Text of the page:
Around 100 people came together at the starting point in Sunderland, the first city to vote in favour of exiting the European Union in 2016.Read the full story ›
Houghton-le-Spring constituents debate Brexit and the possibility of a second referendum.Read the full story ›
The study by CBI found the North East could be among the regions most exposed to the economic fallout from leaving the EU without a dealRead the full story ›
The organisation has called on the Government to do ''whatever it can do, to avoid leaving the EU without a deal.''Read the full story ›
Researchers from one of Newcastle University's world leading research centres have warned that a 'No Deal' Brexit will be a 'disaster'.Read the full story ›
A North East import business tells ITV News Tyne Tees it is stockpiling goods to prepare for a 'No Deal' Brexit.Read the full story ›
Gateshead firm De La Rue has said it will not appeal against the Government's controversial decision to choose a Franco-Dutch company to make the new blue UK passports after Brexit.
De La Rue, the current passport provider, said that it had "considered all the options", but would not challenge the move, which will see the £490 million contract handed to Gemalto, which has its headquarters in Amsterdam and is listed on the French and Dutch stock exchanges.
De La Rue also confirmed that its full-year earnings would be hit by a write-off of about £4 million related to the bid costs for the passport tender.
It said underlying operating profits were now forecast in the "low to mid £60s million range", against previous expectations for between £71 million to £73 million.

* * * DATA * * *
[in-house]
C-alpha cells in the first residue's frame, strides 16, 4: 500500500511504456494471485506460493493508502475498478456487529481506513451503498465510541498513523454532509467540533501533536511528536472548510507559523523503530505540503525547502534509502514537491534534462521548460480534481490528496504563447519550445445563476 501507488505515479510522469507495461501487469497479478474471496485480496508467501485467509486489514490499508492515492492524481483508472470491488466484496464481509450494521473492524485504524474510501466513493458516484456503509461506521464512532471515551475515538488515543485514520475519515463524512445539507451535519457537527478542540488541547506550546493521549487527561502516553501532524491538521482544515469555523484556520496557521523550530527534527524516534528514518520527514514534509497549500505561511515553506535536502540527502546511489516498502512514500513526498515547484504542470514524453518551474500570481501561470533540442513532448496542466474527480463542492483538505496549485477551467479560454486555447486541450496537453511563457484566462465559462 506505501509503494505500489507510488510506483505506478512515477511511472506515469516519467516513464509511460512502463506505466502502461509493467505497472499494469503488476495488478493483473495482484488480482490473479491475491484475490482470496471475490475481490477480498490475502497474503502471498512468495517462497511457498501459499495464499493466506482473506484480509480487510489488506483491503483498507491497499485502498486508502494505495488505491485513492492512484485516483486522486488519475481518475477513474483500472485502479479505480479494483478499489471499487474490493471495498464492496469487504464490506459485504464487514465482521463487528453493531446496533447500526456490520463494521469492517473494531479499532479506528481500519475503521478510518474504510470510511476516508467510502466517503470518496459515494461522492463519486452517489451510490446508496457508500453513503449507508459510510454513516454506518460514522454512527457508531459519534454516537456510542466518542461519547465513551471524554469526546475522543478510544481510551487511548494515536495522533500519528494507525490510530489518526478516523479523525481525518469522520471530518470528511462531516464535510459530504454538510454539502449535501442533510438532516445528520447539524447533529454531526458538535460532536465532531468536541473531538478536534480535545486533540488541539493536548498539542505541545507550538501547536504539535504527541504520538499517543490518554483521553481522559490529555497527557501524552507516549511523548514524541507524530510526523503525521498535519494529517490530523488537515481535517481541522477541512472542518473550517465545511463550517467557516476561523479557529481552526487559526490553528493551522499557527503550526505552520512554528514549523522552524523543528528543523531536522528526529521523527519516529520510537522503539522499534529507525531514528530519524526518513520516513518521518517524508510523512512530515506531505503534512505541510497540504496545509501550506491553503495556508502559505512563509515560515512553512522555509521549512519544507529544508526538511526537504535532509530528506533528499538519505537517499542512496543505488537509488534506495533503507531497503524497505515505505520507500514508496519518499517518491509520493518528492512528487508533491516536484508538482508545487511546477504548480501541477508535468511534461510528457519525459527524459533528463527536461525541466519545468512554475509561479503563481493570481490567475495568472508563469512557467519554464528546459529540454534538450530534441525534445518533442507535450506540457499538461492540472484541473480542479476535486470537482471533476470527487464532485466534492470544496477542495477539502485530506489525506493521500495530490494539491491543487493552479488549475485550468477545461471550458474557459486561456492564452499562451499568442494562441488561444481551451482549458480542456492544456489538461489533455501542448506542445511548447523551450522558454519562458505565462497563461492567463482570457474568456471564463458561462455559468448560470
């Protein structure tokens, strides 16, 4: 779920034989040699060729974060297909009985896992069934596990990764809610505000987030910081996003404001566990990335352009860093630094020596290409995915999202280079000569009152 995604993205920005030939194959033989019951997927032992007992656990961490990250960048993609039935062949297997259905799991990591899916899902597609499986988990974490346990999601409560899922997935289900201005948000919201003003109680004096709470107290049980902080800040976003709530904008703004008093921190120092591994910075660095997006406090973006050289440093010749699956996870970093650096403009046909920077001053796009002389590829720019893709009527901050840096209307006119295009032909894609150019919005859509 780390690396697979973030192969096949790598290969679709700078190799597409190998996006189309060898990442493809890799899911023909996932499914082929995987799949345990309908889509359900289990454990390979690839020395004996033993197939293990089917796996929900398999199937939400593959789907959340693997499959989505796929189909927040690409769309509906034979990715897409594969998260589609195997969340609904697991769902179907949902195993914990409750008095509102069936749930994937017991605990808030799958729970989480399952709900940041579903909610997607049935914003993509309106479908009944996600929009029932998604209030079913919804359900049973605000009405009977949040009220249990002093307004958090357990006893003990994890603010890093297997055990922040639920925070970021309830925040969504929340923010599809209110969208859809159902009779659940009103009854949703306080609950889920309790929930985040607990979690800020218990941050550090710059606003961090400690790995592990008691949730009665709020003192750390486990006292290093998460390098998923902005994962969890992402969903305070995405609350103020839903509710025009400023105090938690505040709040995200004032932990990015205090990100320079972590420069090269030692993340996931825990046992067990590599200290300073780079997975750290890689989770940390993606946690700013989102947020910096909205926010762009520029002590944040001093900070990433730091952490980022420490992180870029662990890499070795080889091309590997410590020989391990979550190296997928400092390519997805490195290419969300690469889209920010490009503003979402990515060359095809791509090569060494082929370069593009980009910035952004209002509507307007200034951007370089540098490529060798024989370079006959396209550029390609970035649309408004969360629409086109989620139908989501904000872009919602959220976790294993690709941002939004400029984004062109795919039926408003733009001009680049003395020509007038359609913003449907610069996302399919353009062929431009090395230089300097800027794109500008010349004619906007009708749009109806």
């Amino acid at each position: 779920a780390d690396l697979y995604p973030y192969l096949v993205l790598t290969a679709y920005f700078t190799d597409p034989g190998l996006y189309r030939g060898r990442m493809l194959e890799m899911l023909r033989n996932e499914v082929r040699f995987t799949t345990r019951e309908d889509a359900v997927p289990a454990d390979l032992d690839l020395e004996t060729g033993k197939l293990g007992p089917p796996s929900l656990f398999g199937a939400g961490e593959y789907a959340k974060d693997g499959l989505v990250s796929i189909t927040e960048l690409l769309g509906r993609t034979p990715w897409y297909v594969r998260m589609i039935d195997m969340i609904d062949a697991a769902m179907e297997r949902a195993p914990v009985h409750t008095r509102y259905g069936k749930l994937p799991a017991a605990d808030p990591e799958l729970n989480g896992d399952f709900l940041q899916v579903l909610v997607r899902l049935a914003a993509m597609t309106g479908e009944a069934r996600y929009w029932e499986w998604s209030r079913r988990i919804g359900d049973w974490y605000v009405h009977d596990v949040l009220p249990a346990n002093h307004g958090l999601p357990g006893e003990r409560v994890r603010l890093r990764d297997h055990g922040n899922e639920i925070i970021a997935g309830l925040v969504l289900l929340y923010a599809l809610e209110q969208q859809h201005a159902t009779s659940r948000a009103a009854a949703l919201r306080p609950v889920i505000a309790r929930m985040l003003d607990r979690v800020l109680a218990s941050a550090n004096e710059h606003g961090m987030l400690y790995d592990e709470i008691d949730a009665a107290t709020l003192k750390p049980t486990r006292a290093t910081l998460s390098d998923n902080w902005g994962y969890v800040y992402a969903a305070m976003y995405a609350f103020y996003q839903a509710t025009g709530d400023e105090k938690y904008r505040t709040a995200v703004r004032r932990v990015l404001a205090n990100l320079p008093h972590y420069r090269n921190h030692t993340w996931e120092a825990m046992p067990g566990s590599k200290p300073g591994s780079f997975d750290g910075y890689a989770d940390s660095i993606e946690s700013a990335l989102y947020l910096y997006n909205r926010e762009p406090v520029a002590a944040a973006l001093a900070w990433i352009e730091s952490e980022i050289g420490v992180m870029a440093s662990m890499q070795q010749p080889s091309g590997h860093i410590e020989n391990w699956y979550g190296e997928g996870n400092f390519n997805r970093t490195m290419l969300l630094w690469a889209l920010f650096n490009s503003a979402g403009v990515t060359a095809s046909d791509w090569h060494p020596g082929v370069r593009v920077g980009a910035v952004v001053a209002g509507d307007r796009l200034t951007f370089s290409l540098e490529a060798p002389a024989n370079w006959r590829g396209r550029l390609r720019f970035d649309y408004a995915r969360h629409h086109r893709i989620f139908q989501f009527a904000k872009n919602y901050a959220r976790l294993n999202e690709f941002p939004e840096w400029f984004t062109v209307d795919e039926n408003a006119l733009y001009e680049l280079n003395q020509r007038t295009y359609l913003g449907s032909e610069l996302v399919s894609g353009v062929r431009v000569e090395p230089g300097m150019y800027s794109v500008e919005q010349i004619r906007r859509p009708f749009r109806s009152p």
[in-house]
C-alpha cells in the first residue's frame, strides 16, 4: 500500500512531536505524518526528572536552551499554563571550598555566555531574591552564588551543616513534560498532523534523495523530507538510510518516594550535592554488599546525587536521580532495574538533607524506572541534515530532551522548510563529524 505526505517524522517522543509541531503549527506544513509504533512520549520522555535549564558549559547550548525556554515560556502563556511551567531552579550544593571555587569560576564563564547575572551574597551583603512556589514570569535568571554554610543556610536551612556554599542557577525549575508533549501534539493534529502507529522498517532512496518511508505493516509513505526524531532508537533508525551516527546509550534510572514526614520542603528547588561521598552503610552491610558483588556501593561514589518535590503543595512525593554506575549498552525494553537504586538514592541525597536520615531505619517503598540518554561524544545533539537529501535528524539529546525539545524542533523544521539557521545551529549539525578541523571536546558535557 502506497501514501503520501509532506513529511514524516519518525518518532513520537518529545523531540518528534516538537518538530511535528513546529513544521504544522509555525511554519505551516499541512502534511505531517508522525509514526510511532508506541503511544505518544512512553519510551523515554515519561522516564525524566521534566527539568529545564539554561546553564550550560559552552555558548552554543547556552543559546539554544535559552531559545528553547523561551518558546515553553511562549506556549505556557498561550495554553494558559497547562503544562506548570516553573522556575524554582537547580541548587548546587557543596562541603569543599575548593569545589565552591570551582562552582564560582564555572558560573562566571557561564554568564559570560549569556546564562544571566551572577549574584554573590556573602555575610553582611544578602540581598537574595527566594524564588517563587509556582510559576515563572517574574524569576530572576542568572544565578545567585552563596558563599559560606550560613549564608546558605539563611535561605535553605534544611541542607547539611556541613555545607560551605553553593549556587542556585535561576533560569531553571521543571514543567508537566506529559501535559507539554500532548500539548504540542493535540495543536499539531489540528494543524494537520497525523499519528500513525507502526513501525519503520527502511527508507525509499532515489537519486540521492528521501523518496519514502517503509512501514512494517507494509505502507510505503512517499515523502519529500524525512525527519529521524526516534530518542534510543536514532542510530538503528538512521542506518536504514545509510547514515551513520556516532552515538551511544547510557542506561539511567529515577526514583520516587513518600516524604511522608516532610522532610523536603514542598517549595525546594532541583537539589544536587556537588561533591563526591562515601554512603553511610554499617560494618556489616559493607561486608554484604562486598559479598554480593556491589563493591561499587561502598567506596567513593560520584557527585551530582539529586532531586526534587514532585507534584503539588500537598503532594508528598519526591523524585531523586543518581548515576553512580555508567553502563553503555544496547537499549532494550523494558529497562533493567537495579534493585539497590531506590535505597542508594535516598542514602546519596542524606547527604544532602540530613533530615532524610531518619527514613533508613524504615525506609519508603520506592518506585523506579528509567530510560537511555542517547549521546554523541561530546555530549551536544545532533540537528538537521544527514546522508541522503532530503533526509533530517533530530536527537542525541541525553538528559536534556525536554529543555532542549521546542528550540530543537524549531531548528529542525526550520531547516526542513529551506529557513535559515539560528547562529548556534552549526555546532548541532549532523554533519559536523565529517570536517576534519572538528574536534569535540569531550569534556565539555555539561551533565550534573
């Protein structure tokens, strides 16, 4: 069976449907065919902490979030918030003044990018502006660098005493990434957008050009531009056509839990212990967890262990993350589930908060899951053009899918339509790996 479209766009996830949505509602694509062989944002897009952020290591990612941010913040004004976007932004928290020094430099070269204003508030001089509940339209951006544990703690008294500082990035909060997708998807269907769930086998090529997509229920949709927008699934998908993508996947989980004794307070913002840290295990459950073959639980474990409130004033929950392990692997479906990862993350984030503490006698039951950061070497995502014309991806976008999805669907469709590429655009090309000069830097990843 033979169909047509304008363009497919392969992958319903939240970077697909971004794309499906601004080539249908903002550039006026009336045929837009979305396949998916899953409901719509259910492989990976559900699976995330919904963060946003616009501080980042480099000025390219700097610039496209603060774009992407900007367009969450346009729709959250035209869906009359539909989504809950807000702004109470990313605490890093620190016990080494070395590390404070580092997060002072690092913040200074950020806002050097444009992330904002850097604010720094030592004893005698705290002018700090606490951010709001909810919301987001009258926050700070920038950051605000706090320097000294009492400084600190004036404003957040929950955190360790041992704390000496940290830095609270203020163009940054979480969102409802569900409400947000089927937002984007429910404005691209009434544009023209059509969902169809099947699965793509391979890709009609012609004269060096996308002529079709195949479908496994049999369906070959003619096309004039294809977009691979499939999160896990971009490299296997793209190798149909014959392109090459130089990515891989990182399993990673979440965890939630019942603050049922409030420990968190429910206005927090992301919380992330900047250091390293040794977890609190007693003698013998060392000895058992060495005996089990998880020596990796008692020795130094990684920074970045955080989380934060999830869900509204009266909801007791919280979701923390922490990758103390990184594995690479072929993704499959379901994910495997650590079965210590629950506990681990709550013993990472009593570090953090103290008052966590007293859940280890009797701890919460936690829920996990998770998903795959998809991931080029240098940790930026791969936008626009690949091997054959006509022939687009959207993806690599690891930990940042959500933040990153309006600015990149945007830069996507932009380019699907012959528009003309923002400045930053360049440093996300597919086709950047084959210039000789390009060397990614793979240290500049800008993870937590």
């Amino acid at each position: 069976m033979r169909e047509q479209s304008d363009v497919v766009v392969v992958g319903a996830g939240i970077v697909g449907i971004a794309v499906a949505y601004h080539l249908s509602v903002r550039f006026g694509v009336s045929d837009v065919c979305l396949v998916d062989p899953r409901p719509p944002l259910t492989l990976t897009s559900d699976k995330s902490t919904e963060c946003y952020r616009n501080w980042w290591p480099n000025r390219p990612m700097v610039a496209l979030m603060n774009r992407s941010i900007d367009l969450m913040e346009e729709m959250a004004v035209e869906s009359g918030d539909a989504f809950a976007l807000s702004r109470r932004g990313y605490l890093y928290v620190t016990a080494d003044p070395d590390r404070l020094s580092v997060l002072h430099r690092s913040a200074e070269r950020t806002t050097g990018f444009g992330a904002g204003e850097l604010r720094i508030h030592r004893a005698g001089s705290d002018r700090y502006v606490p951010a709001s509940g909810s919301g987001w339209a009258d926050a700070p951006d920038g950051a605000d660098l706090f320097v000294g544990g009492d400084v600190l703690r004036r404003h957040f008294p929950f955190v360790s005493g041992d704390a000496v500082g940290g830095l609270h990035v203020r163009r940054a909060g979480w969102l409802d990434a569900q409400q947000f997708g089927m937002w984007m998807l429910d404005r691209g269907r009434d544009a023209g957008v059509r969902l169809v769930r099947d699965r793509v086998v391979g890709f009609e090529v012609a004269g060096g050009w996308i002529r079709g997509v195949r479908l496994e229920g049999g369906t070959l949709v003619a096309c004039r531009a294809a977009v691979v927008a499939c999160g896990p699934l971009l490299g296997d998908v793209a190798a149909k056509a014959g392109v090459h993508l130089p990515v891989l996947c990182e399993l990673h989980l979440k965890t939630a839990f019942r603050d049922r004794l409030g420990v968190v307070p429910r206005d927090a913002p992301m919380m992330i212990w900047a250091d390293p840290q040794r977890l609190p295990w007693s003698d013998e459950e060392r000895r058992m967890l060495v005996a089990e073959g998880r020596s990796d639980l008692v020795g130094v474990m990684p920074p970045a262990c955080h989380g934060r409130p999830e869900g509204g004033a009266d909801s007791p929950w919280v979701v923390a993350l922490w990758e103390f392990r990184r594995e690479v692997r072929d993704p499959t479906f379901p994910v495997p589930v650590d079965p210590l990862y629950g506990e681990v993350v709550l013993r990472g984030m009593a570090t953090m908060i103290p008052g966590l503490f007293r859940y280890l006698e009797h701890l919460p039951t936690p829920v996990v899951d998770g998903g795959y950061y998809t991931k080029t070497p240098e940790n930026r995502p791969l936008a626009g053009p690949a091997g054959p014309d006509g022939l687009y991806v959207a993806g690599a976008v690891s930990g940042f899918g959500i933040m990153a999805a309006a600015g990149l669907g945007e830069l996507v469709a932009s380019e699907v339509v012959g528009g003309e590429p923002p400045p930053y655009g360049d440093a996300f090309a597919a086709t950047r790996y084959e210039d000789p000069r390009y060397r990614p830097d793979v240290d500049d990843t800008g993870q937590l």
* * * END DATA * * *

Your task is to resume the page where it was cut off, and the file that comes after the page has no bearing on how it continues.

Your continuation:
The firm added: "De La Rue will continue to fulfil its existing contract and assist with transition to the new supplier and is therefore expecting no impact on the group's performance in the next 18 months."
The Government has come under heavy fire for its decision to choose a European firm for the contract, but has claimed it will save £120 million during the lifetime of the 11-and-a-half-year contract.
The Labour Leader, Jeremy Corbyn, has told ITV News Tyne Tees that Nissan's investment in the North East must be continued.
Speaking on a visit to the region to mark 80 years since the Jarrow March, he said he wanted to speak to the company to find out exactly what it wants to maintain its investment in the area after Britain leaves the European Union.
"The key has to be this huge investment that's gone in here must be continued. Nissan are saying at the moment they are pausing that. I want investment to continue so I would rather talk to Nissan about it, even in opposition we’ll talk to Nissan about it, and find out exactly what they want."
Nissan is concerned that tariffs could be placed on British goods, making them more expensive for buyers overseas.
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The Japanese car manufacture which builds 500,000 cars a year on Wearside wants the UK to pledge compensation for any tax barriers that may be raised as a result of leaving the European Union.